I Need the Bread of Life

Bread and more bread huh? Every three years in our lectionary cycle we have a summer of “Bread of life” sermons from Jesus in John’s Gospel. Now many Episcopalians are not at church during this time but since I have been a priest in training or a new priest or a supply priest for the past decade or so, I have not missed a Bread of Life summer. And I am delighted to be with Emmanuel for one Sunday in our Bread of Life summer.  And yes it does feel like Jesus is repeating himself a bit in the sixth chapter of John’s Gospel, but there is a reason!

I often repeat myself. You might repeat yourself too. If you spend time with children or with adults that act like children, then you definitely repeat yourself. Here are some of the phrases I find myself repeating. “Hands to yourself.” “Be Kind.” “Do not jump off that.” “Look both ways before crossing the street.”  Now none of these phrases are particularly exciting or fresh, but they are all IMPORTANT. These phrases keep my kids safe and help them build a relationship with each other. So, they are worth repeating.

Jesus has something important to tell us that is worth repeating. “I am the Bread of Life.” Now this isn’t as easy to understand as “Hands to yourself,” so it requires further elaboration. Jesus has told us that he is the Bread of Life in several different ways. He has to say it many different ways over and over because we live in a practical scientific world, and he is pointing us toward a multi-dimensional mystical world, where God dwells in bread and in us. It could be repeated to us over and over for our whole lives and we might not fully understand. I would like to share a story with you all that is helping me understand the importance of the Bread of Life.

A couple of weeks ago, I went to dinner at my in-law’s house with my husband David and our two sons James and Charlie. Charlie is 2 and James is 4. My in-laws live in a high rise building in D.C. with a beautiful rooftop deck so we often have drinks and snacks up there before dinner. The whole area is gated off so I don’t have to worry about the boys getting too close to edge. We were having a lovely time, until I spotted my youngest son Charlie walking on the other side of one of the gates. It is usually locked, but for some reason it wasn’t locked that night. I ran over in a panic and got them on the right side of the gate. I was so scared that when I explained why they couldn’t go over there, I said, “This building is really high and if you go past the gate you might fall off the roof and if you do, you will die.” I immediately regretted the D word. Whoops. And since that moment I have spent a lot of time talking about death with my son James. He wants to know where we go when we die. Will he die soon? Can you play with your toys in heaven? Can you fly in heaven? Will your friends be there? Does everyone die? It has been an ongoing discussion and I honestly don’t know that I have answered the questions that well considering my line of work. I should have been better prepared.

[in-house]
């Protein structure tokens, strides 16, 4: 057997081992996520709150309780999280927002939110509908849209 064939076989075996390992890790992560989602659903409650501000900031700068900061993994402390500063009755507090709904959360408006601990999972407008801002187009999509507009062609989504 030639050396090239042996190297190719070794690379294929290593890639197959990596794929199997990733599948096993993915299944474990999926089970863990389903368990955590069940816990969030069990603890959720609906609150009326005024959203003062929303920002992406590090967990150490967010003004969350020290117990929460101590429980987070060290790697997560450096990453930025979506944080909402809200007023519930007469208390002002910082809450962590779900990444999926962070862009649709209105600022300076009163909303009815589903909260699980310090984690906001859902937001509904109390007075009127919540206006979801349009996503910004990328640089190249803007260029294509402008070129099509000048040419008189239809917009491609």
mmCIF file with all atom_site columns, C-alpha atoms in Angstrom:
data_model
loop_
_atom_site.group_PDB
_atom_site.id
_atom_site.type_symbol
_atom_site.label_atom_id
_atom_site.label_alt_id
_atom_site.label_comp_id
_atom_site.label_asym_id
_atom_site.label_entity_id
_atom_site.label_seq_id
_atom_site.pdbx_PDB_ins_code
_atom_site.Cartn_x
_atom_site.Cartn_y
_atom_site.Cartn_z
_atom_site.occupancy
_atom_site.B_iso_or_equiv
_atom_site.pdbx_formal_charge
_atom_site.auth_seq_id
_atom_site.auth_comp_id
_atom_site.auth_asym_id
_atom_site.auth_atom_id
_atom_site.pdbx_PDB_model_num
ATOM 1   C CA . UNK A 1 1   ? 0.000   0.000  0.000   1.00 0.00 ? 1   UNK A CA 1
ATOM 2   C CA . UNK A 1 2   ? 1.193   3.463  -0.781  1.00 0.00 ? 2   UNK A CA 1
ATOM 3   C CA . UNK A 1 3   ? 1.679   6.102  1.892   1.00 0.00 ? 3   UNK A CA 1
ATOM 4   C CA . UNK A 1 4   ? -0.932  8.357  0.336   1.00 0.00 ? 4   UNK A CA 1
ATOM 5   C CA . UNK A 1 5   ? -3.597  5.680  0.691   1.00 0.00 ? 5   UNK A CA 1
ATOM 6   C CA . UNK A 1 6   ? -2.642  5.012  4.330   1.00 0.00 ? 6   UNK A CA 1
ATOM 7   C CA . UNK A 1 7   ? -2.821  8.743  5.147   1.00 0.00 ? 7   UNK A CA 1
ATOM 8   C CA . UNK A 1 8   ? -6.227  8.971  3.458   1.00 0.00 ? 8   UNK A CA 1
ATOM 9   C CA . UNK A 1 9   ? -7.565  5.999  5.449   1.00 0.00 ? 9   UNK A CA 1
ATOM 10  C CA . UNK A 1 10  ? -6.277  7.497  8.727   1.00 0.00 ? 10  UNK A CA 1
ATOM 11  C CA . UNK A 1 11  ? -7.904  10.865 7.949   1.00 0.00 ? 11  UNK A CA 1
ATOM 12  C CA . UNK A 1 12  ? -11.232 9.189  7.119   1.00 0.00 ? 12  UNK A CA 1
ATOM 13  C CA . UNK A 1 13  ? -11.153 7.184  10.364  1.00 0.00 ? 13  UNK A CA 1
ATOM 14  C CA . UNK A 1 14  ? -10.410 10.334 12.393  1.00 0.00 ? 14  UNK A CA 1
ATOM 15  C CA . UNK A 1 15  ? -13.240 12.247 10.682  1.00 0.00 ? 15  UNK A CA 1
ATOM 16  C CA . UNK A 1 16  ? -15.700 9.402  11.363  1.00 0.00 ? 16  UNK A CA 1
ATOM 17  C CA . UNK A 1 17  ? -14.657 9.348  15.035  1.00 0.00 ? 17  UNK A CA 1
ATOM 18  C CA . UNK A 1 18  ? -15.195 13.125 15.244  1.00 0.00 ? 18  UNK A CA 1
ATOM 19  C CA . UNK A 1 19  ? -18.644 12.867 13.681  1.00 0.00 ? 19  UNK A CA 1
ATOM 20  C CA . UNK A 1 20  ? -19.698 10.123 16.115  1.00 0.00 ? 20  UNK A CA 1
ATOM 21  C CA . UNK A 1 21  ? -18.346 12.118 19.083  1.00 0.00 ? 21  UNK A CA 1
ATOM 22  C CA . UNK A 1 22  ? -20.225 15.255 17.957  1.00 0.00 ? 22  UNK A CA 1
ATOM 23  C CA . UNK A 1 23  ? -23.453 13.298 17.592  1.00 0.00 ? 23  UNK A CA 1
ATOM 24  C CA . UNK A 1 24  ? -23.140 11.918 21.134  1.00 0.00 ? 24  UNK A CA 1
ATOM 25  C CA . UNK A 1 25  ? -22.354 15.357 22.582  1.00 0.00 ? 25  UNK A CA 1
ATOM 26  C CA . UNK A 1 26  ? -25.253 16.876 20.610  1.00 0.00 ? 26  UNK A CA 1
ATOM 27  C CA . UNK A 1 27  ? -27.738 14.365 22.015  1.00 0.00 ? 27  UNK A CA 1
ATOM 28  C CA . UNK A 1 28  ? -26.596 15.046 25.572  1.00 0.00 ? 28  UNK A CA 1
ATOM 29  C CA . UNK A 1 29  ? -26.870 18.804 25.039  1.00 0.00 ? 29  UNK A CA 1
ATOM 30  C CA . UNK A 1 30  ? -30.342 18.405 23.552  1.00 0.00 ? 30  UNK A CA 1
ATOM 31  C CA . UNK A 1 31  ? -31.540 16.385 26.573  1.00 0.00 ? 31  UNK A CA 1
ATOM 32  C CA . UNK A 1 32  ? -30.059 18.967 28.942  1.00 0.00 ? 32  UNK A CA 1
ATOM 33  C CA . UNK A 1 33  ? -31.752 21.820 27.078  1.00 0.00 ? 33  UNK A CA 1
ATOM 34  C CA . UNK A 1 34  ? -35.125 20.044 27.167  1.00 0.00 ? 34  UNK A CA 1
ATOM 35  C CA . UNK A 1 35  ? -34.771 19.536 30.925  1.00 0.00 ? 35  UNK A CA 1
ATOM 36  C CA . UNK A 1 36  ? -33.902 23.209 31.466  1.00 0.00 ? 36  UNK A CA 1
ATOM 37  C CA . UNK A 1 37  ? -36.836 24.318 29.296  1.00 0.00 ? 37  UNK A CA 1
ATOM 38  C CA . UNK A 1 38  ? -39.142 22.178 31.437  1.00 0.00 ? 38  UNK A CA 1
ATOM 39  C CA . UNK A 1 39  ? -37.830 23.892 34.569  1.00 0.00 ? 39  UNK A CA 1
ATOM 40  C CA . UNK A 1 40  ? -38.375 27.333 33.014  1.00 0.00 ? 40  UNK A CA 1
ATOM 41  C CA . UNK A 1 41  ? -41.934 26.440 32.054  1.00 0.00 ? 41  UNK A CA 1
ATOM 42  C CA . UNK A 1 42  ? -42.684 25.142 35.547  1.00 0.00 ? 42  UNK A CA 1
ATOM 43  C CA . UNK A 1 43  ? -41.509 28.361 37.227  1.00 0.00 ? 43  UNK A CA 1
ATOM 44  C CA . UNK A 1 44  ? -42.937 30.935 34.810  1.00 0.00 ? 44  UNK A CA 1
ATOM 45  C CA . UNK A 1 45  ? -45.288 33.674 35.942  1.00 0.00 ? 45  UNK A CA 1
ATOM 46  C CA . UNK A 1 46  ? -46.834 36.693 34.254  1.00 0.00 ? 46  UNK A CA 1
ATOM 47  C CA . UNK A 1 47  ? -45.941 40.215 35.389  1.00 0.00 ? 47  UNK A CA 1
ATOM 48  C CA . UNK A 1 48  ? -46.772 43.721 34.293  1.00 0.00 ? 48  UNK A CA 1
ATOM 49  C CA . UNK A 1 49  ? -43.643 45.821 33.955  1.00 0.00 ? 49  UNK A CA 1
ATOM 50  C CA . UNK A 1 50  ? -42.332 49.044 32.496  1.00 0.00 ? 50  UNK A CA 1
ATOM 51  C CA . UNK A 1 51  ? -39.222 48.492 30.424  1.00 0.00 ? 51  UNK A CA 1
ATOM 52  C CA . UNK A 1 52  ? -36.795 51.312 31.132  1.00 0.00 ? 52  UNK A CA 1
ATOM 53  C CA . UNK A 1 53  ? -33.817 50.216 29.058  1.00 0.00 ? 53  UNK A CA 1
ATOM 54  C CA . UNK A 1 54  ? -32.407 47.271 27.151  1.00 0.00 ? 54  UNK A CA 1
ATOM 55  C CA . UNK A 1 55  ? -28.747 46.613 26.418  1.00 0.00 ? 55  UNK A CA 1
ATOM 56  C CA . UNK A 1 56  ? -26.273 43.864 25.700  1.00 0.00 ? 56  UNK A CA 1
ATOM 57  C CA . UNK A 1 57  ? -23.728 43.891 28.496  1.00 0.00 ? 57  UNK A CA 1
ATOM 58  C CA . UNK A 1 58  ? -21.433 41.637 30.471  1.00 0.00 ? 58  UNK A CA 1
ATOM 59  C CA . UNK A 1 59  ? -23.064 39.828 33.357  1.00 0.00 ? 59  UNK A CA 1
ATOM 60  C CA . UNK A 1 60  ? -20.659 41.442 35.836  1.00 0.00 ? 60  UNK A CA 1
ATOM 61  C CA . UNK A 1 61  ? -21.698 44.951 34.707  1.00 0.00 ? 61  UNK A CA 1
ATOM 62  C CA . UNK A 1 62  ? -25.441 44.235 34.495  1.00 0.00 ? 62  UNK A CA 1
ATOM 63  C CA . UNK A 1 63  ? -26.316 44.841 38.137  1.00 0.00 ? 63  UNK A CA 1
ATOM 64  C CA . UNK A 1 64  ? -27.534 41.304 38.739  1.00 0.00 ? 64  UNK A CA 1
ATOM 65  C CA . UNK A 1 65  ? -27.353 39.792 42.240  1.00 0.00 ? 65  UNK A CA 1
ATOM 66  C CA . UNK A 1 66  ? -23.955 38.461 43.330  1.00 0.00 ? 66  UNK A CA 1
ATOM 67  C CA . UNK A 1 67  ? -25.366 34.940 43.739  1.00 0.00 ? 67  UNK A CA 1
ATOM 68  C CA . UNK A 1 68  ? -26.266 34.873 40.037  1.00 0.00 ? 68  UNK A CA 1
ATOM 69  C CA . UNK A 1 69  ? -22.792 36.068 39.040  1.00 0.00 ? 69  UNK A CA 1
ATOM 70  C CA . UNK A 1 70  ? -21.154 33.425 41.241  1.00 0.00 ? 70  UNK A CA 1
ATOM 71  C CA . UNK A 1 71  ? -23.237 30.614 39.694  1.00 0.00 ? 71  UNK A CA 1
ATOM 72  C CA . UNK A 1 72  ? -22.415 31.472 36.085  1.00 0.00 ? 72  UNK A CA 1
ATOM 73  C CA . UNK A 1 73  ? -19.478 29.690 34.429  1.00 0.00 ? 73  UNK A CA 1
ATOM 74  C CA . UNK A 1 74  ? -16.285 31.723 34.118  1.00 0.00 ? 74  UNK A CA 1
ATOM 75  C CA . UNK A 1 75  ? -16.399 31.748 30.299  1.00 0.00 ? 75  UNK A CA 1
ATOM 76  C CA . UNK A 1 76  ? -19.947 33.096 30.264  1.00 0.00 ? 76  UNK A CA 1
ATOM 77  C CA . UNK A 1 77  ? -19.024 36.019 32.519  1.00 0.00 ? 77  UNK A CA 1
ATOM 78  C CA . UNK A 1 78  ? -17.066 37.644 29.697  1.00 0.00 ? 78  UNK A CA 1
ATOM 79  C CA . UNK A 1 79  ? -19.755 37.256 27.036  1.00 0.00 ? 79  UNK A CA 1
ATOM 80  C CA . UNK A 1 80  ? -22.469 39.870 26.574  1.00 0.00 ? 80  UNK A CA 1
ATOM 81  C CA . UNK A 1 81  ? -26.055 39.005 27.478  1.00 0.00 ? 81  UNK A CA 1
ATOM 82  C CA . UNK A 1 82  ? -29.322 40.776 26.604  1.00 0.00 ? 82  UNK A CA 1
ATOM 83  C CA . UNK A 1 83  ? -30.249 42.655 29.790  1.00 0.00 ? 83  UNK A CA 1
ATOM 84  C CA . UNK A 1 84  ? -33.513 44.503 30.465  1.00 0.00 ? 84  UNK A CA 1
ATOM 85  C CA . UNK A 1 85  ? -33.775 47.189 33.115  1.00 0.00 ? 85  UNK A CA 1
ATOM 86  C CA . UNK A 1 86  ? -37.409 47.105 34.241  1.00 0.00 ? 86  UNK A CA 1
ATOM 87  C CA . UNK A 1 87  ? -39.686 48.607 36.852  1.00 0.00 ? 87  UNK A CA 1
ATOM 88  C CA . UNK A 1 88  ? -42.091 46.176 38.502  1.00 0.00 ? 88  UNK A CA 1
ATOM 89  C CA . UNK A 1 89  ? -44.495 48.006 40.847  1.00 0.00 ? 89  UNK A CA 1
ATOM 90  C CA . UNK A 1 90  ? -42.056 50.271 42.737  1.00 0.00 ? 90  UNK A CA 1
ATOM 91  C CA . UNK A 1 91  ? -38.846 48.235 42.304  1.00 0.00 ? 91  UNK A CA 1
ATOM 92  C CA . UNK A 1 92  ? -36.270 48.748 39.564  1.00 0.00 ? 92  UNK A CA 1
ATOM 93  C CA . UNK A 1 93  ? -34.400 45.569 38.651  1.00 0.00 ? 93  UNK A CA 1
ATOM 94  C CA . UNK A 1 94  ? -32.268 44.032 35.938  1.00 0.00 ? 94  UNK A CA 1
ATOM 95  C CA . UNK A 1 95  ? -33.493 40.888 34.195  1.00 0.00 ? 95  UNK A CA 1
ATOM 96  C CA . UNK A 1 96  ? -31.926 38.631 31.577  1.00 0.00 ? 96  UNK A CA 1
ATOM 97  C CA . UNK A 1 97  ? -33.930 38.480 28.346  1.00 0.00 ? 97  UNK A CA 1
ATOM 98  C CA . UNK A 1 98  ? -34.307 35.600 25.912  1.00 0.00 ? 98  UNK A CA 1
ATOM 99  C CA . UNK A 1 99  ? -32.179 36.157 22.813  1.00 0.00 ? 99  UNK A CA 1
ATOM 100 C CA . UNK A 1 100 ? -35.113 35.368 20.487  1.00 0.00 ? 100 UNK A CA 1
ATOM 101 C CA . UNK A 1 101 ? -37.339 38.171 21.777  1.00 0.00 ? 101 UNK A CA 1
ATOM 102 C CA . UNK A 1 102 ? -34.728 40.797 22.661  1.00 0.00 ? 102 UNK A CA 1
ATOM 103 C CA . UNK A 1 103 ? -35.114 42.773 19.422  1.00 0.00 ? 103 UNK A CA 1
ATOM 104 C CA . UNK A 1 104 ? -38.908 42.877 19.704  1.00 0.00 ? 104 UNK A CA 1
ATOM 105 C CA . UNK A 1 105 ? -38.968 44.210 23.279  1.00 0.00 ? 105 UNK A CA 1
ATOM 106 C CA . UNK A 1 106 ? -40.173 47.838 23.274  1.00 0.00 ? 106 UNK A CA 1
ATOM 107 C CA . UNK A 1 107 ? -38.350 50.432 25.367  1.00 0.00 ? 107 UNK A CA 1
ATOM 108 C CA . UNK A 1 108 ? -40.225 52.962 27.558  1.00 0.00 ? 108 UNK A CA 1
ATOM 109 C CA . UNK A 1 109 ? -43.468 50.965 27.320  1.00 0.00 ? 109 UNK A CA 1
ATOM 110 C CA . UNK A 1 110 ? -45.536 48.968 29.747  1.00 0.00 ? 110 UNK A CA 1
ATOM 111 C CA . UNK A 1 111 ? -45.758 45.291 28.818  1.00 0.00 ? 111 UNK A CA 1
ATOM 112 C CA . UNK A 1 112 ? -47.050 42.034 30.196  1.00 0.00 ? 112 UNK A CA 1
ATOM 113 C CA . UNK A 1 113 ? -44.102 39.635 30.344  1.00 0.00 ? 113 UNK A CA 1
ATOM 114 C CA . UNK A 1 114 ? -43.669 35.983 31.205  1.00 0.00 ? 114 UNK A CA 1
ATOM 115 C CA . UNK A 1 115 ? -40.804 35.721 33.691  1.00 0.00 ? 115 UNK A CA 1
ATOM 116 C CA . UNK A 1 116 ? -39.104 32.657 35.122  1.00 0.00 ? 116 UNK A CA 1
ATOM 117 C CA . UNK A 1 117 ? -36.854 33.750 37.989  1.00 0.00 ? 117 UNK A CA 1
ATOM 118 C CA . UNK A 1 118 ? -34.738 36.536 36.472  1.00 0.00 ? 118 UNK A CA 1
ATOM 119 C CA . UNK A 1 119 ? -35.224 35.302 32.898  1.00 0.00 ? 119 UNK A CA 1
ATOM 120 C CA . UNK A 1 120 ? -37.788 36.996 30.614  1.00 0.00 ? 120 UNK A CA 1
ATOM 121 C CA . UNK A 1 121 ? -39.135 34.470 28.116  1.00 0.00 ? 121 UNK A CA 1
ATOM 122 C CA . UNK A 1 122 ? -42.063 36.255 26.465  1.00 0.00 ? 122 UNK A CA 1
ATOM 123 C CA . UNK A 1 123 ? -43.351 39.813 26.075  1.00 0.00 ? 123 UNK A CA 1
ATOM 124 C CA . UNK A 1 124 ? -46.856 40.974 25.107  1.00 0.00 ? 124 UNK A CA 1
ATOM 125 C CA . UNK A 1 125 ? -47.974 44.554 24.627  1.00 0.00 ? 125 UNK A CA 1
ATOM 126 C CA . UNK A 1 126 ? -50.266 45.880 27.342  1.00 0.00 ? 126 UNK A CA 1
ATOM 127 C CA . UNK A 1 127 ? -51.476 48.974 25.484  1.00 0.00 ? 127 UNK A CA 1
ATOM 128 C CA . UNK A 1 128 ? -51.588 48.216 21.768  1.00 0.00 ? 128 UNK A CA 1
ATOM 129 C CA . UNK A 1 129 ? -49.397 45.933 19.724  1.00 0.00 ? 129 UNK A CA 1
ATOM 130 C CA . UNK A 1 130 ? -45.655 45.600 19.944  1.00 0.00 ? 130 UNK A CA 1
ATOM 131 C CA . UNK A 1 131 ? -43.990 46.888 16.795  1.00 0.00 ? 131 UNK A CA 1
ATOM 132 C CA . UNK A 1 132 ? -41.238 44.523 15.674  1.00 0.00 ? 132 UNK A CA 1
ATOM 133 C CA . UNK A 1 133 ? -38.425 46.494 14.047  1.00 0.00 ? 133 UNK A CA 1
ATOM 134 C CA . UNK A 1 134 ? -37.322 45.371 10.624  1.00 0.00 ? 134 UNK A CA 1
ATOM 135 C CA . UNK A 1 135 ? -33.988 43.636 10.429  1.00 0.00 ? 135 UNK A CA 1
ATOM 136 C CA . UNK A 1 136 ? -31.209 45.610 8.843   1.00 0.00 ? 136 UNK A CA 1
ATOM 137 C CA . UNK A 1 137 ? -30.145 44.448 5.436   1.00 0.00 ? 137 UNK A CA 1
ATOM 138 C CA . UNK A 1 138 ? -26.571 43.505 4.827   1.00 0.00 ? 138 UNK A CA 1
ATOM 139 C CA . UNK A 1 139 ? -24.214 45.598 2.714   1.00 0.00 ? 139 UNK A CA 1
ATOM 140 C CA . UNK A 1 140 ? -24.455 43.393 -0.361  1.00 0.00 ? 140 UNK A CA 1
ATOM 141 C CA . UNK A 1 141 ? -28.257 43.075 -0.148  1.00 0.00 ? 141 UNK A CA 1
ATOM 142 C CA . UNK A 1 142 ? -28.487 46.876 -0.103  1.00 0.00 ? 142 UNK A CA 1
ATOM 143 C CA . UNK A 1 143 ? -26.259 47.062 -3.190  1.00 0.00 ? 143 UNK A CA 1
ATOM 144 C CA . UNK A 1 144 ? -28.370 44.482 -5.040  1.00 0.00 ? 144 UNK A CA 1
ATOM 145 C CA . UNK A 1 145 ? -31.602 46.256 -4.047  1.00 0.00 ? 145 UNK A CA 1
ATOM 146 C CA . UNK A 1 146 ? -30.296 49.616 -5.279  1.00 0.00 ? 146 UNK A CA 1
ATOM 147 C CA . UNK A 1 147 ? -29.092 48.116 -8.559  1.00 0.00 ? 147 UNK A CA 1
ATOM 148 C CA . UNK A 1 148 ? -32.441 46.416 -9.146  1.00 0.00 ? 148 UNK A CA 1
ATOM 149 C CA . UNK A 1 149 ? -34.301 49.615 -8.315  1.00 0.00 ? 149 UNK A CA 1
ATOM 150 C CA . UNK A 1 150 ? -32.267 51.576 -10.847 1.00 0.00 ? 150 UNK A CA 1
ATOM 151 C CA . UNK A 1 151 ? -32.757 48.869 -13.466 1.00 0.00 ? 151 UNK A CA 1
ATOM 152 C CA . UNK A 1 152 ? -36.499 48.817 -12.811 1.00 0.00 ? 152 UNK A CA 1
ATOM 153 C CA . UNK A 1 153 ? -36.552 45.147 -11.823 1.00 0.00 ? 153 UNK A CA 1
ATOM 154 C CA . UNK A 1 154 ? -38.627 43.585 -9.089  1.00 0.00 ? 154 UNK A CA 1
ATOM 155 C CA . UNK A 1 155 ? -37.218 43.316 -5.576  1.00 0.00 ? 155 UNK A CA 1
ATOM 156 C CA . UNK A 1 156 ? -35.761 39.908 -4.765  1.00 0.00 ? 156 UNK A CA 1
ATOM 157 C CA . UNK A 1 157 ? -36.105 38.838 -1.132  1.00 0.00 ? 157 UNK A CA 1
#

And this is where the Bread of Life comes in for me. Death is hard to understand. Eternal life after death is hard to understand. But we have a God that wants to live with us and help us understand. A God that became human so that He might be closer to us. A God that offers Himself to us every week in bread and wine so that we might dwell within each other. Our God is so available. He wants us to have all of us and wants us to have all of Him. But this is hard for us to wrap our heads around. This isn’t just hard for the 4 year old mind, it is hard for the 34 year old mind and I would imagine the 74 year old mind. We need the “Bread of Life” to understand. Or at least I do. I need this bread to get closer to understanding God. 

At the end of our Gospel a few weeks ago, when Jesus says “I am the bread of life,” his followers don’t ask for further explanation, they just plead “Sir, give us this bread always.” This gives me some peace. You don’t need to fully understand the Bread of Life to know that you need it. Receiving it is a step towards understanding and a step towards dwelling with the one who dwells in the bread. Amen.

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The Rev. Joani Peacock, Editor for Emmanuel Voices: A Parish Blog

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